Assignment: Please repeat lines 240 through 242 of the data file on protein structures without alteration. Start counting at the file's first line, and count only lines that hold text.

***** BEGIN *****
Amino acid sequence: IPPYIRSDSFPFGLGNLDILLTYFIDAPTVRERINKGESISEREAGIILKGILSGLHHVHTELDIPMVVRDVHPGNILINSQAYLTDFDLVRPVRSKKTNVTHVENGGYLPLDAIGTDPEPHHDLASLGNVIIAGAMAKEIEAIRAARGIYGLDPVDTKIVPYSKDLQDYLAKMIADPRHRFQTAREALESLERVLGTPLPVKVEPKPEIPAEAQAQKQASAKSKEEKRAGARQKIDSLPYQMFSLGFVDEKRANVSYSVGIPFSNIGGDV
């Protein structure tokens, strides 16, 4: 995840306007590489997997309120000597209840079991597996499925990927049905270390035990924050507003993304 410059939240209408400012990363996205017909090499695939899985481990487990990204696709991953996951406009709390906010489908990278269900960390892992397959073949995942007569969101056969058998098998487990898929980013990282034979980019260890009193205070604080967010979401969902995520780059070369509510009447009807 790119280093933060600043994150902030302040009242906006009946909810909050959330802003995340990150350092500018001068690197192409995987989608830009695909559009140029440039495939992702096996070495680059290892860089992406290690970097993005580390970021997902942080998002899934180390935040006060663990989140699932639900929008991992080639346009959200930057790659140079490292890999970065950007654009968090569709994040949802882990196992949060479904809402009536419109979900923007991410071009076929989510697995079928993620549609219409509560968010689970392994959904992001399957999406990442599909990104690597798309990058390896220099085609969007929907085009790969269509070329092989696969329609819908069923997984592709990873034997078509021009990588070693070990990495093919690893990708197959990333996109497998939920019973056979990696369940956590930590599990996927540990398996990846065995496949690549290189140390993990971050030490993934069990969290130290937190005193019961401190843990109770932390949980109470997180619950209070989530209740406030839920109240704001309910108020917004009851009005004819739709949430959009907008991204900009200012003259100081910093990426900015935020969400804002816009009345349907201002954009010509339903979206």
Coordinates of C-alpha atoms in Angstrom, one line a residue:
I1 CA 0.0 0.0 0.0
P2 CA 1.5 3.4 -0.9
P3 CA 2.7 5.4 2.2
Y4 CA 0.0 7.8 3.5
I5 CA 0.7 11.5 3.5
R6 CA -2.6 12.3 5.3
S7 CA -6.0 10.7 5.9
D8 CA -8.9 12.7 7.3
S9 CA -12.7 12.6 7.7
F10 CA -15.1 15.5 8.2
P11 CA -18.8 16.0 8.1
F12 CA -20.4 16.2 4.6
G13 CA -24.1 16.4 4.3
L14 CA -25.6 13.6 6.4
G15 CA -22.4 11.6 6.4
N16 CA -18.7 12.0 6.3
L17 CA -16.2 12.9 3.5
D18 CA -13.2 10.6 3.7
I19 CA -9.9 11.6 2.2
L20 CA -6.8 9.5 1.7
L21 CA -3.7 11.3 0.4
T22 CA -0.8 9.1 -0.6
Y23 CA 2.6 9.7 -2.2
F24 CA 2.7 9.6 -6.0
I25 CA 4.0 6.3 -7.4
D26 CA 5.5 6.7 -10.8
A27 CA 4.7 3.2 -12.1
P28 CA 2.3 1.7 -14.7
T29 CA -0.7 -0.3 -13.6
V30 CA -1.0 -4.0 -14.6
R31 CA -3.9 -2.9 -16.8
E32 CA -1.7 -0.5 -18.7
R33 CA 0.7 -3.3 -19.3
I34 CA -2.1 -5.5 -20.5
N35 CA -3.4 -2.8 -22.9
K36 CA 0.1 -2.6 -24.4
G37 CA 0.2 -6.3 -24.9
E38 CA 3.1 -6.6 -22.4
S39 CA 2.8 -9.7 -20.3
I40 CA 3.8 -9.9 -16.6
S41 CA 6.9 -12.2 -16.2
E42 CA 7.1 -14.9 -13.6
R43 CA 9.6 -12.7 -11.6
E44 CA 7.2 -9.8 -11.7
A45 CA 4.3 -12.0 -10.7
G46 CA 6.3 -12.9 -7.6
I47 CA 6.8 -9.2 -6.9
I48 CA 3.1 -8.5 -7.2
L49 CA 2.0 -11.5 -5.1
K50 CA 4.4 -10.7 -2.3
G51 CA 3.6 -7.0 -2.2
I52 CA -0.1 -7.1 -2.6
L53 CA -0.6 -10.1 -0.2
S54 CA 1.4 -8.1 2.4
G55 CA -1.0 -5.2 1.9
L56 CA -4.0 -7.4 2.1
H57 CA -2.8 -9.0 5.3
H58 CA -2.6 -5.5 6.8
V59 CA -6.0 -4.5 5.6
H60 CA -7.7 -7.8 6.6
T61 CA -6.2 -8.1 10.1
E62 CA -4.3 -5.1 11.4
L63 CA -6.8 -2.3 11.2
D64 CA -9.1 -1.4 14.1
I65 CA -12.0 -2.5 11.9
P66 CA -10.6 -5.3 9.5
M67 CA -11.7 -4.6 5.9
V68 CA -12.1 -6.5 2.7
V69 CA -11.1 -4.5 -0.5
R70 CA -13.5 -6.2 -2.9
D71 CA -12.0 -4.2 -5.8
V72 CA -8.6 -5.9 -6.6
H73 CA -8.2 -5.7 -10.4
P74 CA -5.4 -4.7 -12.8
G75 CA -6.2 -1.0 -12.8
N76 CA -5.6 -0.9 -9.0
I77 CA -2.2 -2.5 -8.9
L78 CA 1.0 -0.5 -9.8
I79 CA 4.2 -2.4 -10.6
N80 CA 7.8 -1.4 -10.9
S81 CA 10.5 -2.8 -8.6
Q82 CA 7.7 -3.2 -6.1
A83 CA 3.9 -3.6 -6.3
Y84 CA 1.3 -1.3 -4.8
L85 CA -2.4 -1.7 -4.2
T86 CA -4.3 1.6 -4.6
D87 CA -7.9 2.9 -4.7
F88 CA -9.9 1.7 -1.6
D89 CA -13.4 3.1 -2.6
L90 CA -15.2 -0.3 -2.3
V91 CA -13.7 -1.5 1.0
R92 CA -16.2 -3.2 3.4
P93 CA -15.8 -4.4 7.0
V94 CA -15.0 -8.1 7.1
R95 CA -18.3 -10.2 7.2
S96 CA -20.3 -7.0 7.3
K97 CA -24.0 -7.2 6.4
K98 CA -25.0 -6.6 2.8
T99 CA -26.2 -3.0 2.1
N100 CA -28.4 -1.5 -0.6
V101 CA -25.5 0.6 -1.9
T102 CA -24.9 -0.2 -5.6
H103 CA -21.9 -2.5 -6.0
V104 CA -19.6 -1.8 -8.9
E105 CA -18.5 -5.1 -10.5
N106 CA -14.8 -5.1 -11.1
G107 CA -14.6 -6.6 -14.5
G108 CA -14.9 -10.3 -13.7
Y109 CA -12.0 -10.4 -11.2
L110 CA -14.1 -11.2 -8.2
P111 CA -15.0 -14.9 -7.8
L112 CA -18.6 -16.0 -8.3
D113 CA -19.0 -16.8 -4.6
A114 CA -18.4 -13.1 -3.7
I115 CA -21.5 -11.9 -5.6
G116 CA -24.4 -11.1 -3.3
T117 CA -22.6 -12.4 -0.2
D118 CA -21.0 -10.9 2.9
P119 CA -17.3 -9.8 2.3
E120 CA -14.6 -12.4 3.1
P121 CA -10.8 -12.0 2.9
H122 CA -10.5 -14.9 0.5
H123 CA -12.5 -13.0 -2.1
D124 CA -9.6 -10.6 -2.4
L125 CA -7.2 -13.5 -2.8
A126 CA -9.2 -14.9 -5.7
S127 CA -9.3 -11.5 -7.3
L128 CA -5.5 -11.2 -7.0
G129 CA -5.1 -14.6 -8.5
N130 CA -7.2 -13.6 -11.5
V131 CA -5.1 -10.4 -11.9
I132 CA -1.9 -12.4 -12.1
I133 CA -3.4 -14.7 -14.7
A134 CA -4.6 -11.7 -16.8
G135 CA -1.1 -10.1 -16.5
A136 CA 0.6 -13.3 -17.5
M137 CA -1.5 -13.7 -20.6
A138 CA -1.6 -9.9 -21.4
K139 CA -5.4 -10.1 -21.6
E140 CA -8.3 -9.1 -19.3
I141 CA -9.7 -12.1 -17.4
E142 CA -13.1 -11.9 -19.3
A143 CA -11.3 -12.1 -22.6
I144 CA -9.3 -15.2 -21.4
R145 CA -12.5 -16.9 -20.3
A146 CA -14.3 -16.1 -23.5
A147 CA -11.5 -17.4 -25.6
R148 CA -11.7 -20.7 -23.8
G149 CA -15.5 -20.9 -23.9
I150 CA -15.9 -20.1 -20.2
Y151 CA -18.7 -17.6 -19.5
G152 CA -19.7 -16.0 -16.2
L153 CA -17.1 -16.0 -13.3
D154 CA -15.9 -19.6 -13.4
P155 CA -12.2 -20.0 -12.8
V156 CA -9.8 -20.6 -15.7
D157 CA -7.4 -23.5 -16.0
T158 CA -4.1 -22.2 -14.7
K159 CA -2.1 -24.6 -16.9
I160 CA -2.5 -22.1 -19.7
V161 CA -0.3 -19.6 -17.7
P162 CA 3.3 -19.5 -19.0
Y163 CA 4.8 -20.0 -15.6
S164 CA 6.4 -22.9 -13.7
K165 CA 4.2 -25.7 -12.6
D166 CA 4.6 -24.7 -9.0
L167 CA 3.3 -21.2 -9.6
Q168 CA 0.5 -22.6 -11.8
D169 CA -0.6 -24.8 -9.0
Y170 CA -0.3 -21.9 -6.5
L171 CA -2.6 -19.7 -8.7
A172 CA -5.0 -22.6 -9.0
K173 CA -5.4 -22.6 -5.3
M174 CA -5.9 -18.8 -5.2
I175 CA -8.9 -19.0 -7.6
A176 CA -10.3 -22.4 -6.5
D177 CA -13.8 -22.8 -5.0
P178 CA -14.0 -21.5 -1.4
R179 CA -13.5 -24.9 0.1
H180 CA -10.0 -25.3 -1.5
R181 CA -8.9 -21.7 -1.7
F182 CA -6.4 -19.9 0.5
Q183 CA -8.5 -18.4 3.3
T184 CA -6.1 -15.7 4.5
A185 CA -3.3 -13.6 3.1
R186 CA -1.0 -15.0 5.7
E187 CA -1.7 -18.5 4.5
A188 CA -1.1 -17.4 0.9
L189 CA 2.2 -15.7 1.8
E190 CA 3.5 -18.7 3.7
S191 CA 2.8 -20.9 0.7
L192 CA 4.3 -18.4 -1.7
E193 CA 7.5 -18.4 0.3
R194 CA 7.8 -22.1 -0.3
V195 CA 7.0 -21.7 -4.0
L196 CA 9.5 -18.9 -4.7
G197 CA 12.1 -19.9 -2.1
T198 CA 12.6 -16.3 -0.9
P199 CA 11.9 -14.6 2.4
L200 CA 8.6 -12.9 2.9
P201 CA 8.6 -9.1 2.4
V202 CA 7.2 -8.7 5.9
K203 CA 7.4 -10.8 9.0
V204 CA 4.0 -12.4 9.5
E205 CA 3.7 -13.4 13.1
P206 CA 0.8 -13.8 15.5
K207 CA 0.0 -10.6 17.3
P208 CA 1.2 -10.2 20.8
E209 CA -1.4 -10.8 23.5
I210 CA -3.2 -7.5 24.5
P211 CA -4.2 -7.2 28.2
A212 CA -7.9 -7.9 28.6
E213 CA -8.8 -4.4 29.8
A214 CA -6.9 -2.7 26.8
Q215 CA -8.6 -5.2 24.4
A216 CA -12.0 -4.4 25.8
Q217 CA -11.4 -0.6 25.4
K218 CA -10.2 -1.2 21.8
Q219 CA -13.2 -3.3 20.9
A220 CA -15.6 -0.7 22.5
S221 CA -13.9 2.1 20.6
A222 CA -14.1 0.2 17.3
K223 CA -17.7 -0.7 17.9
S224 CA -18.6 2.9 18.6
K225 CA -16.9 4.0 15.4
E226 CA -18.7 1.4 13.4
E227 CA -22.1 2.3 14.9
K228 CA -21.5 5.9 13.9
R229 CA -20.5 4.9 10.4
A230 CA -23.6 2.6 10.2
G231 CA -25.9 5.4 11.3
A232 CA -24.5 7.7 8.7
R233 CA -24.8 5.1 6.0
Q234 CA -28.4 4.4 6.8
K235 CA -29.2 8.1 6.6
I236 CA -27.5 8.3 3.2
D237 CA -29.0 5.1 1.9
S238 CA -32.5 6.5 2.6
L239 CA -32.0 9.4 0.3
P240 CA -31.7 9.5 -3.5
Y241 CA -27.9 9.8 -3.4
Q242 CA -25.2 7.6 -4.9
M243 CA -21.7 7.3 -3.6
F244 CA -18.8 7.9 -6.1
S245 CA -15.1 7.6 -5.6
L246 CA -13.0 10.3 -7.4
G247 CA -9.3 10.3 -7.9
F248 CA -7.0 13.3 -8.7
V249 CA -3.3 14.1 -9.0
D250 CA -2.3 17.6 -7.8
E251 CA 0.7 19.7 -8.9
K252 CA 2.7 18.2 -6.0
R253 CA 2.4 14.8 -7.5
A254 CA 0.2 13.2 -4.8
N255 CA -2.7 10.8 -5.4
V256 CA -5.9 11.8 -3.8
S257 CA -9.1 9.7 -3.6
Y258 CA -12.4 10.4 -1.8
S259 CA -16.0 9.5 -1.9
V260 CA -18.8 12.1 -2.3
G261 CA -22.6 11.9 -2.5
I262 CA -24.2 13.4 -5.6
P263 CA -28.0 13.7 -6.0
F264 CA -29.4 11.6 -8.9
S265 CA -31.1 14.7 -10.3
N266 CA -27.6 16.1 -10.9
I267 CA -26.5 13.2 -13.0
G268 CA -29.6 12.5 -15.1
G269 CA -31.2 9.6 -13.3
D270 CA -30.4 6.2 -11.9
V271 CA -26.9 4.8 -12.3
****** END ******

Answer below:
D237 CA -29.0 5.1 1.9
S238 CA -32.5 6.5 2.6
L239 CA -32.0 9.4 0.3